Wide-margin victories by Highland, Chandler, St. Mary’s and Xavier girls basketball teams all had a commonality working for them in the first round of the 5A Division I state tournament earlier this week.
It came up big during Mountain View’s 9-0 run in the fourth quarter that helped the Toros slip by Desert Vista. The same could be said for Hamilton’s big early lead and ability to hold on late against hard-charging Dobson.
Chaparral, Horizon and Pinnacle needed it in the first round of 5A Division II. So did Seton Catholic, which is one victory away from a second consecutive 4A-II state championship.
Guards have ruled the gyms in the early portion of the Class 5A state tournament, and while it’s a commonality circulating through these successful schools, it’s hardly a coincidence at the higher levels.
“When you’re playing better competition at this level, you have to handle the pressure,” Highland coach Miner Webster said. “Play a year without a good point guard and that’ll tell you how important it is.”
This tournament is full of high-pressure, trapping teams, led by St. Mary’s, Chandler, Hamilton and Xavier. That makes Mountain View and Highland backcourts its best countermeasure to the frenetic pace and chaotic game full-court pressure can instigate.
It worked for Hamilton for most of the first half against Dobson, as the Huskies swarmed the Mustangs with on-the-ball defense and then trapping at random intervals. The turnovers helped Hamilton build a double-digit lead, and when Hamilton had to back off because of foul trouble, Dobson’s backcourt helped the Mustangs get back into the game.
The Mustangs were well-versed during their 2010 championship season because of an experienced backcourt that had seen Chandler, Hamilton, Pinnacle a couple times in their careers (including during that season) and knew how to handle the pace and pressure.
“Experienced guards is a big deal,” Dobson coach Tyler Dumas said. “You need kids who’ve been through that. When you get into the arena (at semifinals and championship games), everyone struggles, especially without the experience. So it comes down to defense and execution.”
That, most say, starts with the backcourt. Practically every team left in the tournaments spanning all classifications have at least two guards their coaches feel can be relied on to handle pressure, make a play on offense in crucial times or slow the ball on defense.
“Each round you move forward it becomes tougher to run,” Mountain View coach Henry Bribiescas said. “You need someone who can run the offense when Helter-Skelter game can grind down.”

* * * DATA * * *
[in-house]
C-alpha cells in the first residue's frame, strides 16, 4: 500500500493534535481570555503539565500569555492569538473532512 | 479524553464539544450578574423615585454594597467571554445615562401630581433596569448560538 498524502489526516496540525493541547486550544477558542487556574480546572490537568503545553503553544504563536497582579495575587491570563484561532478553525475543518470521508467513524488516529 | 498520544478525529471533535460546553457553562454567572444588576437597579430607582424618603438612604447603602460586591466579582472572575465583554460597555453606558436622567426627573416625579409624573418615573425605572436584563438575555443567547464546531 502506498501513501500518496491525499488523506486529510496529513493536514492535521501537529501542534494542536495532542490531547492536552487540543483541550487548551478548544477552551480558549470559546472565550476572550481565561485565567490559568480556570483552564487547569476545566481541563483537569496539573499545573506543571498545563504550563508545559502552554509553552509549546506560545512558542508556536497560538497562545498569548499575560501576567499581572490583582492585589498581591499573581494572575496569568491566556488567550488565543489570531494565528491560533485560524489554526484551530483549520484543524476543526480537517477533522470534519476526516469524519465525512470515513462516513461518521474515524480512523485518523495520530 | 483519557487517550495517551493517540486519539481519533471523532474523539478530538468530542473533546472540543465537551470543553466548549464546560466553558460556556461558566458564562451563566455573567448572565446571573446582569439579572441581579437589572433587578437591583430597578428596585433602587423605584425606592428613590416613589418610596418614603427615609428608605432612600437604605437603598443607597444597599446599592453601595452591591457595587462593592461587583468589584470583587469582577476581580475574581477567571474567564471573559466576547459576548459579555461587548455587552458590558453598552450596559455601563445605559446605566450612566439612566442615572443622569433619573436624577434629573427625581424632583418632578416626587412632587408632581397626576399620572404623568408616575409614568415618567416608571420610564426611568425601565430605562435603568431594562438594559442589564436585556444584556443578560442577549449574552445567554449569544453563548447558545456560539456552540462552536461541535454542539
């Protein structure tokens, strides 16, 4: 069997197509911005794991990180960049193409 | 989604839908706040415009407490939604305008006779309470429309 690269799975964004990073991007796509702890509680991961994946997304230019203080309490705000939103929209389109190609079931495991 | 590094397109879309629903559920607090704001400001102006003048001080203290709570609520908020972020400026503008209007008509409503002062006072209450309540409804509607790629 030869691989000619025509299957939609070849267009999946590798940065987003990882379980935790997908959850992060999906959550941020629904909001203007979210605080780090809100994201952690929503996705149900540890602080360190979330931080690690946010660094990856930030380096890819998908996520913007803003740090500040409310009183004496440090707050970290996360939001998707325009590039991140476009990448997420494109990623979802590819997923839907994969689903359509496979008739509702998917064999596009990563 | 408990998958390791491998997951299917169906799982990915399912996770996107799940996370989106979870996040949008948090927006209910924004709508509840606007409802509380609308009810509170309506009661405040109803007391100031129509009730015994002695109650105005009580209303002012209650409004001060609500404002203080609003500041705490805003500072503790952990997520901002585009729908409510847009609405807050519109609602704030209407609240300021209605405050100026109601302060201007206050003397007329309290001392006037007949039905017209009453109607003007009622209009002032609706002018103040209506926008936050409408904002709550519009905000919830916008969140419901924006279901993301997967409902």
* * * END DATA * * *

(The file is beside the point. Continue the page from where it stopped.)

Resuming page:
Seton, however, might be a partial exception. In a year when most of the East Valley’s top players are guards, the Sentinels — along with Chaparral and Chandler — also have a key inside presence. The Sentinels have Theresa Wirth, plus Julia Barcello and Heather Heild inside.
So while Kayla Bustos, Morgan Huppenthal and Briana Bricher are the steady backcourt most championship teams have, it’s not necessarily a guards-run-the-show approach.
“Kayla definitely dictates pace as a guard, but it depends on the team,” Sentinels coach Karen Self said. “It’s who controls the pace and that depends on the makeup of your team. The ones that dictates pace wins, wherever that comes from. Theresa is very much our calming influence.”
Self noted Phoenix Thunderbird has two of the best guards in 4A-II and instead slowed the pace against Flagstaff, a team that normally wants to trap-and-run, but Flagstaff guards couldn’t operate in a half-court game. It worked for Thunderbird, who’ll meet Seton in Saturday’s championship.
At the 5A level, however, the view was a little more unanimous. Most consider this season to be much deeper at guard than in the post.
That means from Chaparral (Casey Rarrick and Jenna Savaya) to Highland (Alyssa Heeman, Jordan Hagen and Cassie Damyanovich), to Mountain View (Arnecia Hawkins and Rene Coggins) to Hamilton (Lauren Evans, Erin Curry and Kyndall Adams) to practically everyone at St. Mary’s and Xavier, making it to the top starts with the kids at the top.
“It’s hard to take a good guard out of the game, it’s a lot easier to take away a good post by sagging or double-teaming,” Webster said. “When you’re playing better competition at this level, you have to handle the pressure.”
“Will your guards make plays and fewer mistakes than the opponent?” Bribiescas said. “At this stage going forward, that’s what it comes down to.”